Last week, I posted about the change in the value of family homes in various different suburbs in Dublin, from the starter homes of Lucan and Balbriggan to the top end homes in Blackrock and Dublin 6. The use of median prices, while less rigorous than the full econometric regressions, means that it’s possible to look at a wide range of submarkets and so I thought, prompted by a suggestion from a propertypin member, it would be useful to do a similar analysis for Ireland’s other cities.
Below is an equivalent chart for five areas in Galway city. These five areas are where sample sizes are largest and are ordered from left to right by the cost of the typical four-bed home in the area in 2006. Salthill is far and away the most expensive area of the city, with prices at the peak almost twice what they were in the city centre area.
In Dublin, the main findings were that the more expensive areas had been hit hardest, at least when measured by asking prices. This seems to be true of Galway also. Salthill and Knocknacarra have fallen by almost 30% from the peak by this measure, while Roscam and Rahoon have fallen by just 20%.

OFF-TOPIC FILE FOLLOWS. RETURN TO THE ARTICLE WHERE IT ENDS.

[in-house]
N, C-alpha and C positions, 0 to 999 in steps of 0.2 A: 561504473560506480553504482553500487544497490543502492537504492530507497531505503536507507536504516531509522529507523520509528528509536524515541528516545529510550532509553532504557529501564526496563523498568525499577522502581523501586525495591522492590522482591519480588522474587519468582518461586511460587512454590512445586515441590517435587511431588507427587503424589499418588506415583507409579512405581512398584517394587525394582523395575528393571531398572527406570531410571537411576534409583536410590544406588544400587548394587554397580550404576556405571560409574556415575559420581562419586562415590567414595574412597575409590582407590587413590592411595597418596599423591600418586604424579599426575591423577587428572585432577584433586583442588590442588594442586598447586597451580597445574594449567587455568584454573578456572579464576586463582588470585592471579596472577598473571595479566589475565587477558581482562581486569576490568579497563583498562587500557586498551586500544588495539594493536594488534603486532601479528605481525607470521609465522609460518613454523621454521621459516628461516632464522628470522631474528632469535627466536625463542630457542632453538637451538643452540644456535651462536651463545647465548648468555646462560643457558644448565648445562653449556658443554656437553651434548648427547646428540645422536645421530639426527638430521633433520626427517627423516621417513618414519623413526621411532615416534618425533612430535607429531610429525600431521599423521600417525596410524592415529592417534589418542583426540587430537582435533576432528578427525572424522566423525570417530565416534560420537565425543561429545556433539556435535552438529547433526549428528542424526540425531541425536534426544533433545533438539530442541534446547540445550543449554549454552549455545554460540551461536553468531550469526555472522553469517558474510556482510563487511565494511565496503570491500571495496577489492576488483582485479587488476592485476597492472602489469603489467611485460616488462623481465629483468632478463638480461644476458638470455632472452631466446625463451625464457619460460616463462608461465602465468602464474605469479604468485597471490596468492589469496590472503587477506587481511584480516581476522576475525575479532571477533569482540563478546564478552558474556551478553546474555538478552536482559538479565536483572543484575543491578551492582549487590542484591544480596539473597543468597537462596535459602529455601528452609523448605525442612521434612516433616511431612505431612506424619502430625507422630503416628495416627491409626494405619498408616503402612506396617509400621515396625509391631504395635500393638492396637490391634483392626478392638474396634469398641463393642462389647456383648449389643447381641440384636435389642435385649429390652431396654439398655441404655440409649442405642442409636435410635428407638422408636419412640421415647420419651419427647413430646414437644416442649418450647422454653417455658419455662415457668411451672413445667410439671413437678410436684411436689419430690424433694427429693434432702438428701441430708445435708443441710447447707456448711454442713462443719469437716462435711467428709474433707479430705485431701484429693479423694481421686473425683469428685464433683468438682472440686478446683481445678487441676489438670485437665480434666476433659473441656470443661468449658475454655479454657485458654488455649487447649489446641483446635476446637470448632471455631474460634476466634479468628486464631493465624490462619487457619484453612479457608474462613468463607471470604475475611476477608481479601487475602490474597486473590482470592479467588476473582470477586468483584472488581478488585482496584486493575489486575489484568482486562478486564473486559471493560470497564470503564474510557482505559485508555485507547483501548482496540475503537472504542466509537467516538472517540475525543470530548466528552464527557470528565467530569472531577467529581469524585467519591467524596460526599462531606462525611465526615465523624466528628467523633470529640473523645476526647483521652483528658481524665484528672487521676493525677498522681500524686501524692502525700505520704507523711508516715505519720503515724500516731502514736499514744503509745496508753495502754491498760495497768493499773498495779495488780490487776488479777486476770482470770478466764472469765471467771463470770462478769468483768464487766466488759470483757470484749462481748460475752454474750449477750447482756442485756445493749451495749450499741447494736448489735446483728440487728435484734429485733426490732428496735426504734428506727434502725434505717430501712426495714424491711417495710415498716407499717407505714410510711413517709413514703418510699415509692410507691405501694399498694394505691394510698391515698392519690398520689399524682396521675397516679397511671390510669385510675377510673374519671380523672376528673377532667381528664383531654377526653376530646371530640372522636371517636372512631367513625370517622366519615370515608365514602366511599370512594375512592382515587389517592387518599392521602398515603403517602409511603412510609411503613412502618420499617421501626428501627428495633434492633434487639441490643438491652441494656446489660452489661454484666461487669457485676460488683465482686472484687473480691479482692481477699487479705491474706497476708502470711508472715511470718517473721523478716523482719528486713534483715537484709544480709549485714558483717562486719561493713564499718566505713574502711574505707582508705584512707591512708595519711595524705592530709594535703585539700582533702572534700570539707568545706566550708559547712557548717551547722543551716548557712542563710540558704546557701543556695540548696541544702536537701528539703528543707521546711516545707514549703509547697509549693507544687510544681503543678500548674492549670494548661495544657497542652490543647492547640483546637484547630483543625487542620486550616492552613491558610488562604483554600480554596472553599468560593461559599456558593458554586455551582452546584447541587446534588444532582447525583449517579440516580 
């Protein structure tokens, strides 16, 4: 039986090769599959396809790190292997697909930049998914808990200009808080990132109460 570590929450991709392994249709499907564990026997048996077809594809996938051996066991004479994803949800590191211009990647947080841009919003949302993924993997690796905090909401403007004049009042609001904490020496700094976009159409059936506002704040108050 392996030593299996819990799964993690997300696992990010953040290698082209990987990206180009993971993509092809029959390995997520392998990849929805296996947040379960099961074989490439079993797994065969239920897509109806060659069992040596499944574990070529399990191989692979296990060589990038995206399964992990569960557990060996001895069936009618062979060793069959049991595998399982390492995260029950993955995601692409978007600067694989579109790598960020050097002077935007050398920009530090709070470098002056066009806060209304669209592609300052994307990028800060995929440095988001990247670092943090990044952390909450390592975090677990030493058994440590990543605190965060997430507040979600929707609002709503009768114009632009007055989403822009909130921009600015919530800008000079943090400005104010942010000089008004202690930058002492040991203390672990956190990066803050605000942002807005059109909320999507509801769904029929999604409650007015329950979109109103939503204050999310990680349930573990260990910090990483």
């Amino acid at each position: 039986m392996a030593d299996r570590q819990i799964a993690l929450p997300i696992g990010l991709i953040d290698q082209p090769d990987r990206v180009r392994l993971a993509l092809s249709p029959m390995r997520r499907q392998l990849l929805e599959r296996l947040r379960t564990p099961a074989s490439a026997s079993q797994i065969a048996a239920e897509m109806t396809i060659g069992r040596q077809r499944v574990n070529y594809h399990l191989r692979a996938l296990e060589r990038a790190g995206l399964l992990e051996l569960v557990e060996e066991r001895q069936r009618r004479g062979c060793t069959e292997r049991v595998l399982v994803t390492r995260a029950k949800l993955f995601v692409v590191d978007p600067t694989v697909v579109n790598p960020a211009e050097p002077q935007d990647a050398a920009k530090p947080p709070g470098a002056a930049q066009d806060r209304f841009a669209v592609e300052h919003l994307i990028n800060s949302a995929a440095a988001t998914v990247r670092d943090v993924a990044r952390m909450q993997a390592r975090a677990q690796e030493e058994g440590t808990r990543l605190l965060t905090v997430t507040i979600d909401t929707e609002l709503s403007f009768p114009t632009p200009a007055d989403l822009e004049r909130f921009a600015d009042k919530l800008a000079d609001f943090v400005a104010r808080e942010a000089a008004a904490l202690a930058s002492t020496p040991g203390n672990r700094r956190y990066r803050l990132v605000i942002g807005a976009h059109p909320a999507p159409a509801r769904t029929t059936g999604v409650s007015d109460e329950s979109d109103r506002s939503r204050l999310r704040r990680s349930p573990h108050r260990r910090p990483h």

The exception is Galway city centre, which is priced in between those two groups, but where asking prices have fallen by just 10% so far. Perhaps a related point to make is that the flow of new properties coming on to the market from the city centre has slowed significantly. About half as many four-bed properties have come on to the market in the year to June 2009, compared to the previous 12 months.
Lastly, in Dublin there was no clear pattern about whether cheaper or more expensive areas peaked first. In Galway, though, the more expensive areas have not only fallen more, they also clearly peaked earlier.galway, property-prices, tiered house prices